With additional reporting by Johann Hamilton

 

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Op-Ed: Solidarity with Oklahoma


| oped@queenscourier.com

BY ASSEMBLYMEMBER PHILLIP GOLDFEDER

When Sandy arrived seven months ago, my district, my community, and my family were severely impacted and our lives forever changed. Our neighborhoods, our businesses, and our homes were torn into pieces, flooded and burned down and our families left to rebuild their lives with uncertainty and despair.

We survived in southern Queens and Rockaway by helping each other and with great thanks to the kindness and generosity of our neighbors from across the country.

We have always been a strong community with a history of providing for others, but there are moments in time when the unimaginable takes place and we are forced to rely on others during our toughest challenges. Simply put, during Sandy we were not prepared.

I often look back at the days and weeks following the storm and wonder how we survived without a playbook, without a plan, and without the necessary resources. The answer is simple: we supported each other and were supported by those who have been through destruction and understood what we needed to survive.

When I heard that a natural disaster — this time a tornado — had ripped through the communities of Moore County in Oklahoma, I had a deep understanding of how they were feeling and on behalf of all of us who experienced Sandy, I needed to help. I needed to act.

Sandy survivors from across our community were inquiring about how to assist families that were struggling. I immediately reached out to my counterpart in the Oklahoma House of Representatives, Paul Wesselhoft, whose district included the devastated areas of Moore County. After speaking with him, the decision was clear: I knew what I had to do for our community that strongly desired to return the favor that had been done for us just a short seven months ago. I booked the next flight to Oklahoma.

I had no plan, no agenda — only a desire to assist the thousands that were struggling to find hope. As I drove from the airport to the Capital, the only visible signs of a tornado were the many tents, hastily prepared and staffed with enthusiastic volunteers ready to receive supply donations. I stopped at each location to explain the circumstances that put me in their particular neighborhood and to say thank you for their help in the relief effort. Each encounter concluded with hugs, tears, and a rejuvenated spirit and belief that here was a light at the end of the tunnel.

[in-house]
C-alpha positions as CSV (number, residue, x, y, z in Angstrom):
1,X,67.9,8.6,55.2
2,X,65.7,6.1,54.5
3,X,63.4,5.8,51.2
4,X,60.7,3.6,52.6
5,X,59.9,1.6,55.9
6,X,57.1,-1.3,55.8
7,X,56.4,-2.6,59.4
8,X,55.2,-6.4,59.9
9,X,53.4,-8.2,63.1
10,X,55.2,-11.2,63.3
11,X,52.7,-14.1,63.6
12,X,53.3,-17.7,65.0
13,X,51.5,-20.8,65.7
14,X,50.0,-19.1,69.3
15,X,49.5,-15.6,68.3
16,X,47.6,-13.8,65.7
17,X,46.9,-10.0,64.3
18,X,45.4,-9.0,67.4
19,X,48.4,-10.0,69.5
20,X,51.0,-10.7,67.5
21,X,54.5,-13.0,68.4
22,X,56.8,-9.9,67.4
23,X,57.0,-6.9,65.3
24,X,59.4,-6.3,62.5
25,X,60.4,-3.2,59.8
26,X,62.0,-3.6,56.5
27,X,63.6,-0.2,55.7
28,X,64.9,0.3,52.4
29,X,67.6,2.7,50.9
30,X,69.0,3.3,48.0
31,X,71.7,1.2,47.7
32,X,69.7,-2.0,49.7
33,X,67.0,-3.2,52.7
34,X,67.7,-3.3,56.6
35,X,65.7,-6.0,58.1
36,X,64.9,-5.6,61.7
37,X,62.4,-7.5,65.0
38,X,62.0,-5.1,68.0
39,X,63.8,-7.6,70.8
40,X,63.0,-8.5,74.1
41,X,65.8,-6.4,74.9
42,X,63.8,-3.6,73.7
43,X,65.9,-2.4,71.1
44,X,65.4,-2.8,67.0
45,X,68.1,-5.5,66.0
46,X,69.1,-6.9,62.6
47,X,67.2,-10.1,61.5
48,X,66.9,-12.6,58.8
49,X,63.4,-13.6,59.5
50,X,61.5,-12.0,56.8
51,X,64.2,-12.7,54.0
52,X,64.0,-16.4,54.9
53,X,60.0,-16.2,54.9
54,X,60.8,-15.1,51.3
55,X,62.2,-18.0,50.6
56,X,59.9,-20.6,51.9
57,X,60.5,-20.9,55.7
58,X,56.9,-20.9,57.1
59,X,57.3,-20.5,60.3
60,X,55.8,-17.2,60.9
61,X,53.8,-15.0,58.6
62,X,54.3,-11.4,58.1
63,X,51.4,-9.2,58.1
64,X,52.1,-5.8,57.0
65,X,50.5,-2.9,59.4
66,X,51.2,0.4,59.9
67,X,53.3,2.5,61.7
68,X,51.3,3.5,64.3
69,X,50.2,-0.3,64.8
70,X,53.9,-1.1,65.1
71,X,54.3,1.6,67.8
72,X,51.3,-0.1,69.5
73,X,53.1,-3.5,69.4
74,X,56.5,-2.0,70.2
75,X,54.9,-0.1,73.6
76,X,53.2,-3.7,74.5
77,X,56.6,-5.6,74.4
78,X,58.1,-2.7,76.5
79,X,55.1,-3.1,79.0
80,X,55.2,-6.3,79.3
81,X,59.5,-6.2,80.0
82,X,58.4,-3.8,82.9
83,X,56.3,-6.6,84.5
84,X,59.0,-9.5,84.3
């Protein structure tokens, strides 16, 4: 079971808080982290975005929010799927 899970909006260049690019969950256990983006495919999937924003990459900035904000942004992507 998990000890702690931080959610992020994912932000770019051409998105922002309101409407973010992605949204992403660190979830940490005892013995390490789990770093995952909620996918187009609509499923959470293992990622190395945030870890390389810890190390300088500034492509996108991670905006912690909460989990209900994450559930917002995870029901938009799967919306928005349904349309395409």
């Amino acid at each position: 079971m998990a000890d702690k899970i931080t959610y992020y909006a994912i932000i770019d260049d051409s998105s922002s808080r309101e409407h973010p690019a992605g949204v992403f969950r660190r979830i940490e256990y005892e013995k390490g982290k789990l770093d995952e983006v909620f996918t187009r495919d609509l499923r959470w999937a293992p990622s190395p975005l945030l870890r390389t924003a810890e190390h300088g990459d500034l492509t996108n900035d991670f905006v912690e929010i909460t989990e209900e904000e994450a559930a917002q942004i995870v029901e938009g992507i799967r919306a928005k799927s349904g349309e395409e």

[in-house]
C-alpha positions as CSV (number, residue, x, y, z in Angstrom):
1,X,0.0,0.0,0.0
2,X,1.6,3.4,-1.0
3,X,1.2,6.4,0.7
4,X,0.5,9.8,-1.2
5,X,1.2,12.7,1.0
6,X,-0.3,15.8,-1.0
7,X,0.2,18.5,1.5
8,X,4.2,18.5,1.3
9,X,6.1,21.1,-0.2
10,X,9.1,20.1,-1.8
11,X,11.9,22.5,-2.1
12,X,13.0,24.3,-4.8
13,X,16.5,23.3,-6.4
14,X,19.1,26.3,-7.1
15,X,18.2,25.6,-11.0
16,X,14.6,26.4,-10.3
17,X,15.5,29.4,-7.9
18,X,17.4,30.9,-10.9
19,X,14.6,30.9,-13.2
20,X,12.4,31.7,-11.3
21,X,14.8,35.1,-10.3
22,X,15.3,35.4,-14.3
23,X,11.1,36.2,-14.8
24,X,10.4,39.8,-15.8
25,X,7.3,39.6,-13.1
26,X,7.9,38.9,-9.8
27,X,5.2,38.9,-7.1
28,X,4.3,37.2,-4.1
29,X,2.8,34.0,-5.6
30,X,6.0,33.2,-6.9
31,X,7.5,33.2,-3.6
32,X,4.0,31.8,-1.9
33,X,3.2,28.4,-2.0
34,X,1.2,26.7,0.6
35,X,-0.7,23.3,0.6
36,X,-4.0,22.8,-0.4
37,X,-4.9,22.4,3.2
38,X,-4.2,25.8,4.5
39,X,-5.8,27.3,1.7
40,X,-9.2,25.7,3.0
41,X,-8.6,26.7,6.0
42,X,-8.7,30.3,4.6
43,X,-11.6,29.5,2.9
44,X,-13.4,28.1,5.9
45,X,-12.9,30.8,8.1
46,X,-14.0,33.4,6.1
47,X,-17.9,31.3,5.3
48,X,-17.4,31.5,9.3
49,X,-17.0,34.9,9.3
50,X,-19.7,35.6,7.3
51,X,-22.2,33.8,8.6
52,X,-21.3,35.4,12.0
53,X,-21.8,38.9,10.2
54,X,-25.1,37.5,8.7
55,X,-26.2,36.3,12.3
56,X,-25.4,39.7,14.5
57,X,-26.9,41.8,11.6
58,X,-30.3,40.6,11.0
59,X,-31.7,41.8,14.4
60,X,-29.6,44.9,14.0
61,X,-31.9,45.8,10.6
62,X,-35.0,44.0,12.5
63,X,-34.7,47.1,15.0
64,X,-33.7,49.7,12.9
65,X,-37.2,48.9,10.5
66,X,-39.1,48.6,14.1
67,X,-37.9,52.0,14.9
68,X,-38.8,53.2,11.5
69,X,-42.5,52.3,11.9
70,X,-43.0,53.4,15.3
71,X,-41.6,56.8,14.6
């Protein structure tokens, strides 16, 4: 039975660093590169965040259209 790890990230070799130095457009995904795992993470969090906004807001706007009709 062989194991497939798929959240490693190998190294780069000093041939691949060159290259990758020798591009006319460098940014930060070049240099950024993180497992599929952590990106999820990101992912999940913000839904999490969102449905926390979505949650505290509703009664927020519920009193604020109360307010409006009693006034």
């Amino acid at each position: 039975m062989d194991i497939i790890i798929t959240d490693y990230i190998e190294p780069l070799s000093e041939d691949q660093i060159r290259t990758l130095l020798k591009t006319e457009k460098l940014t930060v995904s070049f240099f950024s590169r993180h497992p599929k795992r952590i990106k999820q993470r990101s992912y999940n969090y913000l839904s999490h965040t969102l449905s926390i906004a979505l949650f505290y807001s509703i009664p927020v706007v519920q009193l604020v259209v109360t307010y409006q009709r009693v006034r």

I arrived in Oklahoma City and met with Wesselhoft and others including Speaker of the House T.W. Shannon to discuss the level of damage, ongoing relief efforts and what I could do to help.

Sadly, spending every waking hour in the affected communities following Sandy prepared me for what I was about to see. As I traveled through Moore, it was difficult to distinguish where the streets ended and homes began; their neighborhoods, their businesses and their homes were torn into pieces, blown away with their families left to rebuild their lives with uncertainty and despair.

The damage and devastation was eerily similar to what I witnessed in our own community post-Sandy, but I also saw the same strength, resolve, and resiliency of the families experiencing this tragedy.

On behalf of southern Queens and Rockaway, I traveled to Oklahoma to say thank you for being there for us, but more importantly, I sent a strong message that we would be there for them. I met with their leaders, thanked volunteers and worked alongside families picking through the debris with the hope of locating lost memories.

I want to thank everyone in our community that has found a way to help families in Oklahoma get back on their feet. Trucks of supplies were sent, money was donated, and volunteers from our community are now on the ground repaying the debt. As we continue our own recovery, please keep the struggling families in Oklahoma in your thoughts and prayers.

Goldfeder represents Assembly District 23

 

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Queens’ Morning Roundup


| ctumola@queenscourier.com

TODAY’S FORECAST